This behavior changes with Exchange 2007 and an Outlook 2007 cached mode client. Every existing message is divided into a number of “sections” that are tracked independently. If some part of a section is modified, only that section is then re-downloaded to the Outlook client. This significantly reduces the number of bytes going from the server to the client.
Message classifications are a Microsoft Exchange Server 2007 and Microsoft Office Outlook 2007 feature that is intended to help organizations comply with their e-mail policies and regulatory responsibilities. When a message is “classified,” the message contains specific metadata that describes the intended use or audience of the message. Outlook 2007 may act on this metadata by displaying a user-friendly description of the classification to senders and receivers of a classified message. In Exchange 2007, the Microsoft Exchange Transport service may act on the metadata if there is a transport rule that meets specific criteria that are configured by the Exchange administrator.
Exchange 2007 ships with several default message classifications that can be applied to messages by enabled Outlook 2007 clients. For example, the Attorney/Client Privilege (A/C Privileged) message classification can be used to communicate the level of confidentiality that needs to be maintained by both Sender and Recipient. By default, a message classified as A/C Privileged simply displays information about the intended audience for the message. However, you can configure a transport rule that returns A/C Privileged messages if the message is addressed to a recipient that does not meet the conditions (e.g. group membership) of the rule.
Outlook 2007 introduces numerous productivity enhancements to help users manage information easily and collaborate more effectively.
Instant Search: Office Outlook 2007 provides a new fast way to find your information, no matter which folder it is in. Outlook now uses the same search technology that Microsoft Windows does, to deliver fast results regardless of mailbox size. In addition, an improved visual design displays each individual result of your search immediately, as soon as it is available, while the search is still running. Search now appears in the same place no matter where user is in Outlook.
Color Categories and Roaming: New Color Categories gives users a quick, visual way to customize items and to distinguish items from one another, making it easy to locate information. With Exchange Server 2007, categories are now available on all of the computers that users work on.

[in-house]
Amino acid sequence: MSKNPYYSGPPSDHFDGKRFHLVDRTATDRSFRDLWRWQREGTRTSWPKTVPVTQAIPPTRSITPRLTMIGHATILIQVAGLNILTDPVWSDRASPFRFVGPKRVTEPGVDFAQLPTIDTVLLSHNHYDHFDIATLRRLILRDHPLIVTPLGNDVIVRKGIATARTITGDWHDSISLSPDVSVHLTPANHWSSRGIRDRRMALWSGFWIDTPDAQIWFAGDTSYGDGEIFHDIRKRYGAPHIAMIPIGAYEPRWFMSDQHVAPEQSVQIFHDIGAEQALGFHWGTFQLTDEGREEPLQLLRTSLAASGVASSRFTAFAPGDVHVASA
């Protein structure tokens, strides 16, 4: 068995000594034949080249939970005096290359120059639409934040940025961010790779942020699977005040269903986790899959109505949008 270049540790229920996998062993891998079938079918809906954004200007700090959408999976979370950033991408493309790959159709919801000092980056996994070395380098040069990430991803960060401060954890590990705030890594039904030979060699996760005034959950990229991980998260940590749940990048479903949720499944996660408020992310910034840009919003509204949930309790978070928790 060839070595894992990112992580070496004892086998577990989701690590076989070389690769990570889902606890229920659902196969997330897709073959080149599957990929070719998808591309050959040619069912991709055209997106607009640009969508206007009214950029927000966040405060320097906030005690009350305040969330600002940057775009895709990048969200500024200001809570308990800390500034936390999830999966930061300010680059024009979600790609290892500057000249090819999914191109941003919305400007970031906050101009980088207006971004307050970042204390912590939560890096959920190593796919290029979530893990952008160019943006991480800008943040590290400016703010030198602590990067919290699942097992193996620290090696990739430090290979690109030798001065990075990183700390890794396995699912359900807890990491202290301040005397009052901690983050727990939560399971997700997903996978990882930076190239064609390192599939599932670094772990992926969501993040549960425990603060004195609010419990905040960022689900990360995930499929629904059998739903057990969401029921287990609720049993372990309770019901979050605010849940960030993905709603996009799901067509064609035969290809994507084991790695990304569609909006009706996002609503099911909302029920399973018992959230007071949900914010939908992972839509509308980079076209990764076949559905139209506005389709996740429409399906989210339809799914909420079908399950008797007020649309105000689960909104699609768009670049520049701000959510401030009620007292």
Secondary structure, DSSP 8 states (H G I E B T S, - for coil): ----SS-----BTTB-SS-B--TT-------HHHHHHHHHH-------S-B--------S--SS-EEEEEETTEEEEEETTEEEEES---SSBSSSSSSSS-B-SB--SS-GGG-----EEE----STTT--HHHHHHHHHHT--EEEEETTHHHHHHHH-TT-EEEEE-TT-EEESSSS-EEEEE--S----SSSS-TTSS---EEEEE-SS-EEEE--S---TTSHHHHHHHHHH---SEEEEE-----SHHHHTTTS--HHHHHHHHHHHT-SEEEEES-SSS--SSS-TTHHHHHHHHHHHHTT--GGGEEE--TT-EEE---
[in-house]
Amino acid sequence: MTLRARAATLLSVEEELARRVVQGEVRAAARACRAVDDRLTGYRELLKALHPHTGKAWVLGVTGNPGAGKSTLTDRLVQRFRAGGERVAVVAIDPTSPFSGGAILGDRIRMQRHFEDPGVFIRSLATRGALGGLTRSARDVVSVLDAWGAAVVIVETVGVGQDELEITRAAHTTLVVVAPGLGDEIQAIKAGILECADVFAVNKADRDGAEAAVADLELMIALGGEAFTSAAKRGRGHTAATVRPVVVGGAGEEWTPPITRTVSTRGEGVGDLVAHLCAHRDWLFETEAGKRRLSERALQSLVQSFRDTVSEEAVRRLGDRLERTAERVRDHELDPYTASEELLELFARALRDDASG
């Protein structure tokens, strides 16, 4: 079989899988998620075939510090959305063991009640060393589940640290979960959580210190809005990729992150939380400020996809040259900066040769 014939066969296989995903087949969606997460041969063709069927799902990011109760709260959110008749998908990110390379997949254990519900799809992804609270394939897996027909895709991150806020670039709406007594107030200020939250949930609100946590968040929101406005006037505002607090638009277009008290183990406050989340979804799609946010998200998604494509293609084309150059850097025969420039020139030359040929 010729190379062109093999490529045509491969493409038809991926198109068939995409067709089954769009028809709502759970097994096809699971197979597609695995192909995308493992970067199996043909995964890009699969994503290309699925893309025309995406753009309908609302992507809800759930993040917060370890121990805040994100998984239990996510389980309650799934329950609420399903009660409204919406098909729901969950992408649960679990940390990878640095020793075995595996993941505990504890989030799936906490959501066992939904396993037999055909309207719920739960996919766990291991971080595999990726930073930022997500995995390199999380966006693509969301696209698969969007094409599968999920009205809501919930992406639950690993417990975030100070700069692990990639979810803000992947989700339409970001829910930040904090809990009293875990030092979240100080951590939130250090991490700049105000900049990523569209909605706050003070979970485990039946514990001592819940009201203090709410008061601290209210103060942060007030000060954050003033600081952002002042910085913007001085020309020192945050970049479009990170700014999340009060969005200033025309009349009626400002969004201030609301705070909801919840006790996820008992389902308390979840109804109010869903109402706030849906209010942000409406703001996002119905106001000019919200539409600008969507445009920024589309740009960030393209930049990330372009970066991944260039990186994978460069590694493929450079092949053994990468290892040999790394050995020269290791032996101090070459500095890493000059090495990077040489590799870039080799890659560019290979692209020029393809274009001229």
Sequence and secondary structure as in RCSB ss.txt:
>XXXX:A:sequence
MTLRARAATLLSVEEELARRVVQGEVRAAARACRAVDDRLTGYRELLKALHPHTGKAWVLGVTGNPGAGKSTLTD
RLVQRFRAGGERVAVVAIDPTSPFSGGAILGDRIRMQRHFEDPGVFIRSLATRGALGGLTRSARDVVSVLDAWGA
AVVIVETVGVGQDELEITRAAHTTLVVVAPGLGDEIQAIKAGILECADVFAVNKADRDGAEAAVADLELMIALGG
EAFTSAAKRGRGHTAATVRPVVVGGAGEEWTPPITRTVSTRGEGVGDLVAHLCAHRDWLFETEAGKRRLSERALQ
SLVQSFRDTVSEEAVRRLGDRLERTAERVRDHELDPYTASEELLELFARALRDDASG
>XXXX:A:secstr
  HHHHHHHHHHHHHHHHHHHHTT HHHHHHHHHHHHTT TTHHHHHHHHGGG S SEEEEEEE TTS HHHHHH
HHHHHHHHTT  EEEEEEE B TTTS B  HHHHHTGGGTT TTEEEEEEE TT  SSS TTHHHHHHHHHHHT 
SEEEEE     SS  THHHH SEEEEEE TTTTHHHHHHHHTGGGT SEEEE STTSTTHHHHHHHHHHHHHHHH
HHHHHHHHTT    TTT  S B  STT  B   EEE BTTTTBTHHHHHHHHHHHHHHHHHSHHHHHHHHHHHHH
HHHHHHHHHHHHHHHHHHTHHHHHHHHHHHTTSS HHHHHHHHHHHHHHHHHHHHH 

Attachment Previewing: Using the new Attachment Previewer, users can view attachments from within the Reading Pane by making only a single click. This improvement saves users time and allows users to view attachments in context with the e-mail message.
To-Do Bar: The new To-Do Bar integrates tasks, e-mail messages flagged for follow up, upcoming appointments, and calendar information in one convenient place. It also includes tasks from the Microsoft Office OneNote 2007 note-taking program, Microsoft Office Project 2007, and Windows SharePoint Services 3.0 Web sites. The To-Do Bar gives users a consolidated view of priorities for the day.
Task integration on the Calendar: Outlook 2007 integrates tasks on the calendar into the Daily Task List so that users see them displayed beneath daily appointments and meetings. To allot time for working on a task, users can simply drag the task onto a calendar. When users complete a task on a given day, the task sticks to that day, providing a visual record of the work that was performed. Tasks that you do not complete roll over to the next day, and accumulate until user marks them as complete.
The table below highlights features supported in Outlook 2007 which are not supported in Outlook 2003.
|Feature||Outlook 2007||Outlook 2003|
|Delay message delivery||Yes||No|
|Set/Use multiple signatures||Yes||No|
|Calendar overlay mode||Yes||No|
|Calendar view has tasks by day||Yes||No|
|Forward latest meeting||Yes||No|
|Task integration on calendar||Yes||No|
|Electronic business cards||Yes||No|
|Shared workspace integration||Yes||No|
|Add new RSS feed||Yes||No|
|Flag mail as task||Yes||No|
|Fluent user interface||Yes||No|
|RSS integration (reading)||Yes||No|
|Send to OneNote||Yes||No|
|To do bar||Yes||No|
|Highlighted search terms||Yes||No|
|Search as you type||Yes||No|